1c1
< These are a few words.

> These still are just a few words.

As you may have noticed, I omitted explaining what the 3 -’s are for. They indicate the end of the lines that should be replaced and the beginning of the lines that should replace them. They separate the old and the new lines. You will only see these when replacing content (a “c” between the line numbers).

If we want to create a patch, we should put the output of diff into a file. Of course, you could do this by copying the output from your console and, after pasting it in your favourite text editor, saving the file, but there is a shorter way. We can let bash write diff’s output to a file for us this way:

[rechosen@localhost ~]$ diff originalfile updatedfile > patchfile.patch

Again, replace the filenames with the ones appropiate in your case. You might like to know that telling bash to write a command’s output to a file using > works with every command. This can be very useful to save to output of a command to a (log) file.

Applying the simple patch we created

Well then, did we just create a patch? The short answer is: yes, we did. We can use the patchfile to change a copy of originalfile to a copy of updatedfile. Of course, it wouldn’t make that much sense to apply the patch on the files we created the patch from. Therefore, copy the original file and the patchfile to an other place, and go to that place. Then, try applying the patch this way:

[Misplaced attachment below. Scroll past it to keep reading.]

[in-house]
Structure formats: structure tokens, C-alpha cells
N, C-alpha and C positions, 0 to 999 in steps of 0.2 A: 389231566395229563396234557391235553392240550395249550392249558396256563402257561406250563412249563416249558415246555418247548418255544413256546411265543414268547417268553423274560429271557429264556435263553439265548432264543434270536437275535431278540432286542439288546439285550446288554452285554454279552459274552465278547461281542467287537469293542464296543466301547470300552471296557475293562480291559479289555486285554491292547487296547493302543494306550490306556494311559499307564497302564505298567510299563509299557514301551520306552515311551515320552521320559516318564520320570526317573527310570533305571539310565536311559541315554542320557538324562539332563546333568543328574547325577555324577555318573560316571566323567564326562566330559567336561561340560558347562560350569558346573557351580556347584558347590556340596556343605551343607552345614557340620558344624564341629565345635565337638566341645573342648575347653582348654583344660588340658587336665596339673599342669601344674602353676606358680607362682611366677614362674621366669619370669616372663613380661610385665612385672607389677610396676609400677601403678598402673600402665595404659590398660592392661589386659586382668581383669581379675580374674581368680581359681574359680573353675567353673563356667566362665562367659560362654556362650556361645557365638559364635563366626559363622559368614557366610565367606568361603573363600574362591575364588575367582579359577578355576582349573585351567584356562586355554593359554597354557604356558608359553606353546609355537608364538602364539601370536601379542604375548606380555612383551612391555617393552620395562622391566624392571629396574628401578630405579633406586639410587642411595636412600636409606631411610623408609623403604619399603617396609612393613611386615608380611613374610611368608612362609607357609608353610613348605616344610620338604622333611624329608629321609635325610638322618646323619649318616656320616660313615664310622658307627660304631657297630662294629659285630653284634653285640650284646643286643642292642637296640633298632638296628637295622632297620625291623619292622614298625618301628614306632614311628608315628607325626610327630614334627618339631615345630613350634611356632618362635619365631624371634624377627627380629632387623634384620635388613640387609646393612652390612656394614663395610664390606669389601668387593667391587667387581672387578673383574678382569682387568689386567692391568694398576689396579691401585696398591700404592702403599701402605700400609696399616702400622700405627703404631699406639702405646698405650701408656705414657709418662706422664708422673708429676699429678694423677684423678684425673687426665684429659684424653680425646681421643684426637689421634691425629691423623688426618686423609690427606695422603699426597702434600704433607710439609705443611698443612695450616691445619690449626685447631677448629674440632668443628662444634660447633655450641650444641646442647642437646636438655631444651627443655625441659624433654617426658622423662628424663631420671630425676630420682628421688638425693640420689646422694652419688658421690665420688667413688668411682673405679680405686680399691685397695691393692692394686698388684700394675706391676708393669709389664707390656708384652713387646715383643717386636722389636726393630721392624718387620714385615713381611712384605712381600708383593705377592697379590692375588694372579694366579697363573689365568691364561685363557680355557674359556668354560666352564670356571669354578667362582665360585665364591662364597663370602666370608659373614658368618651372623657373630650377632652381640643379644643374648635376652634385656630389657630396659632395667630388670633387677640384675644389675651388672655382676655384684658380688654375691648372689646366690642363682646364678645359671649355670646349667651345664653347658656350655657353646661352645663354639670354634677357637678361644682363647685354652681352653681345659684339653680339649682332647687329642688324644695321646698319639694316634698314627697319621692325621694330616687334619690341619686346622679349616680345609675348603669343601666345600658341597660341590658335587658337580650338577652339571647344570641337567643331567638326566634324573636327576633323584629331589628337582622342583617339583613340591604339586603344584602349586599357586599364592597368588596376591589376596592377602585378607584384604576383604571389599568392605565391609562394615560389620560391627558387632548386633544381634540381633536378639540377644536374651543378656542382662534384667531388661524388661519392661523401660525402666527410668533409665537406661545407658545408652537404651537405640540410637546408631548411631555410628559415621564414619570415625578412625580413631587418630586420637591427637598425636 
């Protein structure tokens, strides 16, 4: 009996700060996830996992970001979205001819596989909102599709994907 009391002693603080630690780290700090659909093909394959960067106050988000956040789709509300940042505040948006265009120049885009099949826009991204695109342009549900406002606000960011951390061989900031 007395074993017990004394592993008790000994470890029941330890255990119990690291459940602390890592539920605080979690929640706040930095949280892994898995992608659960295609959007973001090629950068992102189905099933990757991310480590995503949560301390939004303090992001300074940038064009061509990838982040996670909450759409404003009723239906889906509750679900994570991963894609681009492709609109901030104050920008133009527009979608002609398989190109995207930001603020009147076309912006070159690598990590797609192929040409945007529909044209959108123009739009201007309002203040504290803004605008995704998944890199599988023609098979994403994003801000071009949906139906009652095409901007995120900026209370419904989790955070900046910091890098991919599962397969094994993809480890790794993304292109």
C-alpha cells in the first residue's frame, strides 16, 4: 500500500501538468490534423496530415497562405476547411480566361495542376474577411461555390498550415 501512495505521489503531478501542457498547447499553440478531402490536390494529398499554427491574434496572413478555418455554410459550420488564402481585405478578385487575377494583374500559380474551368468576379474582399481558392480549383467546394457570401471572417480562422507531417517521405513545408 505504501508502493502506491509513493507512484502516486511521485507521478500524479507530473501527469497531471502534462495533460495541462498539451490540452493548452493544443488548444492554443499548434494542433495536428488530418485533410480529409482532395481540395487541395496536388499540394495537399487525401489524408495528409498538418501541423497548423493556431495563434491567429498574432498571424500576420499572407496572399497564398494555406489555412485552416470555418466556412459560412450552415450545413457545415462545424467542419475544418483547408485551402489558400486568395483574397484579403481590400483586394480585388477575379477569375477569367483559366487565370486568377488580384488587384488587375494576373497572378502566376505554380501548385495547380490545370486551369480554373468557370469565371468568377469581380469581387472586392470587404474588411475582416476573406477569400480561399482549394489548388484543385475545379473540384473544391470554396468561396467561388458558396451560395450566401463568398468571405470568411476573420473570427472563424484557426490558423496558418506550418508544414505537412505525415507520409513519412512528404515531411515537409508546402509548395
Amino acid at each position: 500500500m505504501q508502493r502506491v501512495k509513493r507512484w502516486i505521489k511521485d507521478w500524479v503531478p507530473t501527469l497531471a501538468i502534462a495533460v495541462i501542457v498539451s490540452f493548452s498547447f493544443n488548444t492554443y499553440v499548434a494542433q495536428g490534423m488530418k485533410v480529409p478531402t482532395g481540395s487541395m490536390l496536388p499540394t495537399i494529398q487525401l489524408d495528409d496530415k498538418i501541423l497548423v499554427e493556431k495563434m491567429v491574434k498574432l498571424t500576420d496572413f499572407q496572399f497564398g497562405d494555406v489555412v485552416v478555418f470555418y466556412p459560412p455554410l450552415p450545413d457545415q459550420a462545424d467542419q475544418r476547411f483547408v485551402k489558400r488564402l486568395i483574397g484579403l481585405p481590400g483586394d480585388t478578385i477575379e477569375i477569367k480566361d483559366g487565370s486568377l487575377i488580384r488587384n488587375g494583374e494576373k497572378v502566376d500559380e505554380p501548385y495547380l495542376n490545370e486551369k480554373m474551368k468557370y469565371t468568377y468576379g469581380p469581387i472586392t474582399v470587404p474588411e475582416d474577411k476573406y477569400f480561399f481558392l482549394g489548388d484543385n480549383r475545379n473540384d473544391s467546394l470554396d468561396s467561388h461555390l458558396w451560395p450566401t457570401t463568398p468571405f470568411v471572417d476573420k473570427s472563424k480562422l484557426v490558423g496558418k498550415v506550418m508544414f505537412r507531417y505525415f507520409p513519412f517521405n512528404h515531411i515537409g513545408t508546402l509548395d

[rechosen@localhost ~]$ patch originalfile -i patchfile.patch -o updatedfile

Again, replace the filenames where necessary. If all went well, the file updatedfile just created by patch should be identical to the one you had at first, when creating the patch with diff. You can check this using diff’s -s option:

[rechosen@localhost ~]$ diff -s updatedfile [/path/to/the/original/updatedfile]/updatefile

Replace the part between [ and ] with the path to the original update file. For example, if the updatedfile you used when creating the patch is located in the parent directory of your current directory, replace “[/path/to/the/original/updatedfile]” with “..” (bash understands this as the parent directory of the current working directory). And of course, also replace the filenames again where appropiate.

Congratulations! If diff reported the files to be equal, you just succesfully created and used a patch! However, the patch format we just used is not the only one. In the next chapter, I will explain about an other patch format.

Contextual patching

In the first chapter, we created a patch using diff’s normal format. This format, however, doesn’t provide any of the lines of context around the ones to be replaced, and therefore, a change in the line numbers (one or more extra newlines somewhere, or some deleted lines) would make it very difficult for the patch program to determine which lines to change instead. Also, if a different file that is being patched by accident contains the same lines as the original file at the right places, patch will happily apply the patchfile’s changes to this file. This could result in broken code and other unwanted side-effects. Fortunately, diff supports other formats than the normal one. Let’s create a patch for the same files, but this time using the context output format:

[rechosen@localhost ~]$ diff -c originalfile updatedfile

By now, it should be clear that you should replace the filenames where necessary =). You should get an output like this:

*** originalfile 2007-02-03 22:15:48.000000000 0100
— updatedfile 2007-02-03 22:15:56.000000000 0100